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FOREIGN OFFICE FILES FOR JAPAN AND THE FAR EAST
Series One: Embassy & Consular Archives - Japan (1905-1940)
(Public Record Office Class FO 262)

Part 1: Correspondence to and from Japan, 1905-1920
(PRO Class FO 262/1466-1511 & 2033-2034)

Through the complete files of the British Embassy and Consular Archives in Japan, this project documents the immense political, social, cultural and economic changes in Japan in the first two decades of the twentieth century.

Subjects featured include:

  • The First World War and the Russian Revolution.
  • Railways in Manchuria.
  • Commercial Legislation, Trade Restrictions, Trade Marks and Patents.
  • International Trade and Shipping.
  • Treaty Negotiations.
  • The Boycott of Japanese Goods in China.
  • Industrial and economic expansion in Japan.
  • The Japanese Red Cross Society.
  • Japanese Prisons.

Immediately after the Russo-Japanese War (1904-1905) Japan acquired significant and increased recognition around the world. Theodore Roosevelt conducted the Peace Treaty at Portsmouth, New Hampshire, USA. The Great Powers opened embassies in Tokyo and Japanese legations in London, Washington, Paris, Berlin, Vienna, Rome and St Petersburg were raised to the status of embassies.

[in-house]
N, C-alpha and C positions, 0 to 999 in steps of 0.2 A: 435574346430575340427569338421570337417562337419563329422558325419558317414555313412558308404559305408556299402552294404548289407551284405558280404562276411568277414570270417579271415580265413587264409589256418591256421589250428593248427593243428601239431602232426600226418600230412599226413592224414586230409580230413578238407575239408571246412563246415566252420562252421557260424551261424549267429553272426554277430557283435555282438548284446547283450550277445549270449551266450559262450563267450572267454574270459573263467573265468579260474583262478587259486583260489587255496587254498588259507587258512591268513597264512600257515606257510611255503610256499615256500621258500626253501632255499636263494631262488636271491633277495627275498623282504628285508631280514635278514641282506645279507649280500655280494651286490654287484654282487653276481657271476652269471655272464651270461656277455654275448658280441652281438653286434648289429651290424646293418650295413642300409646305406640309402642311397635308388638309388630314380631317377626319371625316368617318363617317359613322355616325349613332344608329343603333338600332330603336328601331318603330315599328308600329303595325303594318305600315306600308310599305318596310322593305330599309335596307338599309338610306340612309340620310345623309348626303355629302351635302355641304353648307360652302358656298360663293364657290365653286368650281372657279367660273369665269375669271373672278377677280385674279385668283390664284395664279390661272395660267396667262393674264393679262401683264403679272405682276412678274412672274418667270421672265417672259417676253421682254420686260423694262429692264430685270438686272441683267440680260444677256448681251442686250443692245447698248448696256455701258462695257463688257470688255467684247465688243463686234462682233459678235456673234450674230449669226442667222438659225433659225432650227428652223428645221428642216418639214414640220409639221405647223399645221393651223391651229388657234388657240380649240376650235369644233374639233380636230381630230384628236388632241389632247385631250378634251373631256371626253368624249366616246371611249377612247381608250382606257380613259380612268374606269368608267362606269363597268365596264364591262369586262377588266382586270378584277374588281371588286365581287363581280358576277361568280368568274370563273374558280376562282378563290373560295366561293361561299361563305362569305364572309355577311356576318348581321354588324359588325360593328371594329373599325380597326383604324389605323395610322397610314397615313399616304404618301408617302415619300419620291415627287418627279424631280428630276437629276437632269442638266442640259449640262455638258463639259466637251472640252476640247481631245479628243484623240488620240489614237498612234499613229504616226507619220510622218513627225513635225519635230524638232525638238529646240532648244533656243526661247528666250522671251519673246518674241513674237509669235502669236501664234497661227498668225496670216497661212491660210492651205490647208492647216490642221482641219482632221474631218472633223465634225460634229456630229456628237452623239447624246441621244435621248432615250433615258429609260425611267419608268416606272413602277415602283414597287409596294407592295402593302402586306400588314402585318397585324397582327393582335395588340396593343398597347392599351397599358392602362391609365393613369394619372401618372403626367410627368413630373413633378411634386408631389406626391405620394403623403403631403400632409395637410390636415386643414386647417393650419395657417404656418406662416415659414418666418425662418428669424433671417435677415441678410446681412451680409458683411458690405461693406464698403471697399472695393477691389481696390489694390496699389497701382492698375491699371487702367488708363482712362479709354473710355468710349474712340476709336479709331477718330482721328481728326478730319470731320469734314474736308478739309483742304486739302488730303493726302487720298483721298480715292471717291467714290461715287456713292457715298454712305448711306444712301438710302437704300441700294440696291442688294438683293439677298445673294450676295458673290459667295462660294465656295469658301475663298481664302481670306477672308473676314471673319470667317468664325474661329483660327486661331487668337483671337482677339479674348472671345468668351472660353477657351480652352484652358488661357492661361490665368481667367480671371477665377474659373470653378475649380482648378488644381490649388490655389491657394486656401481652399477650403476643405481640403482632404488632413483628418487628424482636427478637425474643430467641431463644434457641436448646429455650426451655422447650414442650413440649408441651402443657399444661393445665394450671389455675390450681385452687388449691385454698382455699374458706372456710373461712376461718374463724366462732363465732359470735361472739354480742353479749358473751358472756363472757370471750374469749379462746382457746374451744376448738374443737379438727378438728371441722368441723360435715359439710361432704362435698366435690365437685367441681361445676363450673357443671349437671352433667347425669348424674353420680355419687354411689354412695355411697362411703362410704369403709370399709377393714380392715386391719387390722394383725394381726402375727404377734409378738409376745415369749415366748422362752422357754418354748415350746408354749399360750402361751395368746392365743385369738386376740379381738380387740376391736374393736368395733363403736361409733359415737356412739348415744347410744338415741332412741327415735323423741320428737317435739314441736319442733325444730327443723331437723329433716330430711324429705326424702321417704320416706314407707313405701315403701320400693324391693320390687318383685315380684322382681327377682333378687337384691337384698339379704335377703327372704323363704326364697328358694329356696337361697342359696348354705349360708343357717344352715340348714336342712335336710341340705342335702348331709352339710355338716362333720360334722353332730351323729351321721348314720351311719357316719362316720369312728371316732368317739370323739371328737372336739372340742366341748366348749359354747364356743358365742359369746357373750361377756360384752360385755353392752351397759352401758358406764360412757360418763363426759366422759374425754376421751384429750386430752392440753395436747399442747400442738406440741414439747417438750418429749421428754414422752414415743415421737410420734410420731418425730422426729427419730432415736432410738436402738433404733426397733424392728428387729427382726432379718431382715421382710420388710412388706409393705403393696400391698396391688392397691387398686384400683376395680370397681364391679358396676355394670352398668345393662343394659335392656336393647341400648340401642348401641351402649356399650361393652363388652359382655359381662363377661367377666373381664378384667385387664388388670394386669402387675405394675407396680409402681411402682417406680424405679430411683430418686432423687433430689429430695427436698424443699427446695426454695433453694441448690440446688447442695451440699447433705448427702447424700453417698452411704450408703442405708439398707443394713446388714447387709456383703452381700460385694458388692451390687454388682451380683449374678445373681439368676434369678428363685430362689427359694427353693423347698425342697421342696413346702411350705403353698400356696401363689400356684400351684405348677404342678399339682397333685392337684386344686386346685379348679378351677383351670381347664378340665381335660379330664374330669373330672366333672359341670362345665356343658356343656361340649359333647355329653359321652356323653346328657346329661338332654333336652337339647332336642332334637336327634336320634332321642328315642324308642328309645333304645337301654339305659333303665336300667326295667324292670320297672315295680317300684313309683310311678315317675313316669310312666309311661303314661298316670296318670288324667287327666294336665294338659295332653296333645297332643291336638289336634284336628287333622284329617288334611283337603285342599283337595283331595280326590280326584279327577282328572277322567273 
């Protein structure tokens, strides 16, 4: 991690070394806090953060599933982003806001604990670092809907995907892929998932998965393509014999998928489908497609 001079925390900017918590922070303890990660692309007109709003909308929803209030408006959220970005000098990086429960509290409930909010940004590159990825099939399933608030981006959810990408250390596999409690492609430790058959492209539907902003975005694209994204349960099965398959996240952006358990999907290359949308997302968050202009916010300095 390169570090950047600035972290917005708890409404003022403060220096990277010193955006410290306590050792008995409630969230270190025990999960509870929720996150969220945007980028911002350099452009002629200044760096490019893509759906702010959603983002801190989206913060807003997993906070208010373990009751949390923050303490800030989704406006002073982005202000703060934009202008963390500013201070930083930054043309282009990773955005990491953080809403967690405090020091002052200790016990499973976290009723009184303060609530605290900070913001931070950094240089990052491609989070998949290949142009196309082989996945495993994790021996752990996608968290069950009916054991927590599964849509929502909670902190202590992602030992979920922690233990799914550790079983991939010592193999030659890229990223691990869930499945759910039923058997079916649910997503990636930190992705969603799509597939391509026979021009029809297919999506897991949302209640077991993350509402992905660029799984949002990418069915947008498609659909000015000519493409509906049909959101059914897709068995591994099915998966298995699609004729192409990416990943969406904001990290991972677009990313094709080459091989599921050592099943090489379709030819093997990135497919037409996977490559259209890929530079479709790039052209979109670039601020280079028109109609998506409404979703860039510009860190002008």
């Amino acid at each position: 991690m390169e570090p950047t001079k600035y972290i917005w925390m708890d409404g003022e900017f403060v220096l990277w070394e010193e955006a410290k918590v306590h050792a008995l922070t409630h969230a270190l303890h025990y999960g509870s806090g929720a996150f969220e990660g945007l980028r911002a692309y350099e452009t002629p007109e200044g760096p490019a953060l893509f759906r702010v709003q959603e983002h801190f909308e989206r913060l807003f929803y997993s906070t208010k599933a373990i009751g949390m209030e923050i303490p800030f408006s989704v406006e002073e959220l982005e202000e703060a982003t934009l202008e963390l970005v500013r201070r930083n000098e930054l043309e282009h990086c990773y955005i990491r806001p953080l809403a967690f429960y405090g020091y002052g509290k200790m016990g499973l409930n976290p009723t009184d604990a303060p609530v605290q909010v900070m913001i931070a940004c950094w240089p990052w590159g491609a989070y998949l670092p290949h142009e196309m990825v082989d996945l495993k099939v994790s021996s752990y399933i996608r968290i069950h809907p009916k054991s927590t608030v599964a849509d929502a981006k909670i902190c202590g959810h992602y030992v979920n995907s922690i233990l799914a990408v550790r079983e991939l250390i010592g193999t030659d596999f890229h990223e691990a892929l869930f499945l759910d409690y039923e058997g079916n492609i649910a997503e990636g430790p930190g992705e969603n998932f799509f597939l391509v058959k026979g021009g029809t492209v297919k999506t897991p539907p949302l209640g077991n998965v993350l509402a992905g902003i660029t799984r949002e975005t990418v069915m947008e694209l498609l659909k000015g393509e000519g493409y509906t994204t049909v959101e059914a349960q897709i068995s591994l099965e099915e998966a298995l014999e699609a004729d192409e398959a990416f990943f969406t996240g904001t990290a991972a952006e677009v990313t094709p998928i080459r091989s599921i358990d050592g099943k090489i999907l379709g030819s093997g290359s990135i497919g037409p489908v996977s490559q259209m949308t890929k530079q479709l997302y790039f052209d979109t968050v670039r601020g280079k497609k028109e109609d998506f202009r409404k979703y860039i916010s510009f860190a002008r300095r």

Sir Claude M MacDonald was appointed as the first British Ambassador in Tokyo in November 1905. The Anglo-Japanese Alliance of 1902 was renewed and revised.

The last decade of the Meiji era witnessed the growth of a new confidence, and intensification in national pride, experimentation in the realms of literature and art, imperial expansion in the form of the annexation of Korea and extended spheres of influence in Manchuria. All this is well documented in these files.

The diplomatic offensive against China and the 'Twenty One Demands' of 1915 brought further territorial, commercial and economic advantages, but awakened British and particularly American eyes to the consequences of Japanese opportunism. Her permanent seat on the newly created Council of the League of Nations, amounting to full recognition of her status as a world power, fuelled concerns about Japan's place in the global hierarchy.

the Diet building

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